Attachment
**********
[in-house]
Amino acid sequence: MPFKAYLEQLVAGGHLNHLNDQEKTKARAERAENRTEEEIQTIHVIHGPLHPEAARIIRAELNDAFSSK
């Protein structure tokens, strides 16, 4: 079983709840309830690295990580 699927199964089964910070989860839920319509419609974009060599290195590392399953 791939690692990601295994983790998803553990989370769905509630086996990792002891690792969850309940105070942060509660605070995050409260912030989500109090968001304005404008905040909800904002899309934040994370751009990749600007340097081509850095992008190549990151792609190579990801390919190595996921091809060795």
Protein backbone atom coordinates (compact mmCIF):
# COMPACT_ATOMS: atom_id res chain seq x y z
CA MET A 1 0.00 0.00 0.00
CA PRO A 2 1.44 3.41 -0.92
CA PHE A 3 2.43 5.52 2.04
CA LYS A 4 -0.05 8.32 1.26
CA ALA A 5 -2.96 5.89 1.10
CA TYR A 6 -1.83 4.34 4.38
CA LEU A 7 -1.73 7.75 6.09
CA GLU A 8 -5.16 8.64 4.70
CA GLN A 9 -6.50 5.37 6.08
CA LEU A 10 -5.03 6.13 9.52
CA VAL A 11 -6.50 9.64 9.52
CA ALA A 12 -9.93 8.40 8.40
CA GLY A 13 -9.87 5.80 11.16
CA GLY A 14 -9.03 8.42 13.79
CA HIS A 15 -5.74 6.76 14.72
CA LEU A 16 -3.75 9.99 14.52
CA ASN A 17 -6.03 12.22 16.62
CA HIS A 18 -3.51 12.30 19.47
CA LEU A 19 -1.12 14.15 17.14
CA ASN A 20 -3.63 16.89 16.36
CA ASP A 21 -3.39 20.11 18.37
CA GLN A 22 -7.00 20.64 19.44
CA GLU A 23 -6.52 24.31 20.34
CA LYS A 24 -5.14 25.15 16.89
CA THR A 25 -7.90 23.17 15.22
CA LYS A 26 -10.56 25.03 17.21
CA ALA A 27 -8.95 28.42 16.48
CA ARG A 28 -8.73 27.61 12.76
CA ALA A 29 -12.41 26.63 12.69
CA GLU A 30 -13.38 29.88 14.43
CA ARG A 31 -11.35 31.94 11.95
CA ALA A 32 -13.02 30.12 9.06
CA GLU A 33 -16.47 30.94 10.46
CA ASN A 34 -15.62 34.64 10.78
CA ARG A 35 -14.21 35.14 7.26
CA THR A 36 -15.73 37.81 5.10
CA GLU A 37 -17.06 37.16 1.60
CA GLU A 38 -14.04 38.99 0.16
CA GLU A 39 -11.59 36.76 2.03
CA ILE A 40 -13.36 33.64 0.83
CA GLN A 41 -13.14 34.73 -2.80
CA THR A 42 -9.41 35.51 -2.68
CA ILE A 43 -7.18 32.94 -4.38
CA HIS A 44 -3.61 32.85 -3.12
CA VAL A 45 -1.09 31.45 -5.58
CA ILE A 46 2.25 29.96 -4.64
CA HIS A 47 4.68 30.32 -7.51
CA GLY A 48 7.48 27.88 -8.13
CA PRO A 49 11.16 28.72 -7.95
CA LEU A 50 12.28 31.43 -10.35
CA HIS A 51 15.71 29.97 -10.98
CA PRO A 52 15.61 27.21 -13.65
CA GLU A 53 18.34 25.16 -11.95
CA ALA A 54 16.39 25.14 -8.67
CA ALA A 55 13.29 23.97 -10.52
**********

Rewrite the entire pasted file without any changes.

[in-house]
Amino acid sequence: MPFKAYLEQLVAGGHLNHLNDQEKTKARAERAENRTEEEIQTIHVIHGPLHPEAARIIRAELNDAFSSK
């Protein structure tokens, strides 16, 4: 079983709840309830690295990580 699927199964089964910070989860839920319509419609974009060599290195590392399953 791939690692990601295994983790998803553990989370769905509630086996990792002891690792969850309940105070942060509660605070995050409260912030989500109090968001304005404008905040909800904002899309934040994370751009990749600007340097081509850095992008190549990151792609190579990801390919190595996921091809060795």
Protein backbone atom coordinates (compact mmCIF):
# COMPACT_ATOMS: atom_id res chain seq x y z
CA MET A 1 0.00 0.00 0.00
CA PRO A 2 1.44 3.41 -0.92
CA PHE A 3 2.43 5.52 2.04
CA LYS A 4 -0.05 8.32 1.26
CA ALA A 5 -2.96 5.89 1.10
CA TYR A 6 -1.83 4.34 4.38
CA LEU A 7 -1.73 7.75 6.09
CA GLU A 8 -5.16 8.64 4.70
CA GLN A 9 -6.50 5.37 6.08
CA LEU A 10 -5.03 6.13 9.52
CA VAL A 11 -6.50 9.64 9.52
CA ALA A 12 -9.93 8.40 8.40
CA GLY A 13 -9.87 5.80 11.16
CA GLY A 14 -9.03 8.42 13.79
CA HIS A 15 -5.74 6.76 14.72
CA LEU A 16 -3.75 9.99 14.52
CA ASN A 17 -6.03 12.22 16.62
CA HIS A 18 -3.51 12.30 19.47
CA LEU A 19 -1.12 14.15 17.14
CA ASN A 20 -3.63 16.89 16.36
CA ASP A 21 -3.39 20.11 18.37
CA GLN A 22 -7.00 20.64 19.44
CA GLU A 23 -6.52 24.31 20.34
CA LYS A 24 -5.14 25.15 16.89
CA THR A 25 -7.90 23.17 15.22
CA LYS A 26 -10.56 25.03 17.21
CA ALA A 27 -8.95 28.42 16.48
CA ARG A 28 -8.73 27.61 12.76
CA ALA A 29 -12.41 26.63 12.69
CA GLU A 30 -13.38 29.88 14.43
CA ARG A 31 -11.35 31.94 11.95
CA ALA A 32 -13.02 30.12 9.06
CA GLU A 33 -16.47 30.94 10.46
CA ASN A 34 -15.62 34.64 10.78
CA ARG A 35 -14.21 35.14 7.26
CA THR A 36 -15.73 37.81 5.10
CA GLU A 37 -17.06 37.16 1.60
CA GLU A 38 -14.04 38.99 0.16
CA GLU A 39 -11.59 36.76 2.03
CA ILE A 40 -13.36 33.64 0.83
CA GLN A 41 -13.14 34.73 -2.80
CA THR A 42 -9.41 35.51 -2.68
CA ILE A 43 -7.18 32.94 -4.38
CA HIS A 44 -3.61 32.85 -3.12
CA VAL A 45 -1.09 31.45 -5.58
CA ILE A 46 2.25 29.96 -4.64
CA HIS A 47 4.68 30.32 -7.51
CA GLY A 48 7.48 27.88 -8.13
CA PRO A 49 11.16 28.72 -7.95
CA LEU A 50 12.28 31.43 -10.35
CA HIS A 51 15.71 29.97 -10.98
CA PRO A 52 15.61 27.21 -13.65
CA GLU A 53 18.34 25.16 -11.95
CA ALA A 54 16.39 25.14 -8.67
CA ALA A 55 13.29 23.97 -10.52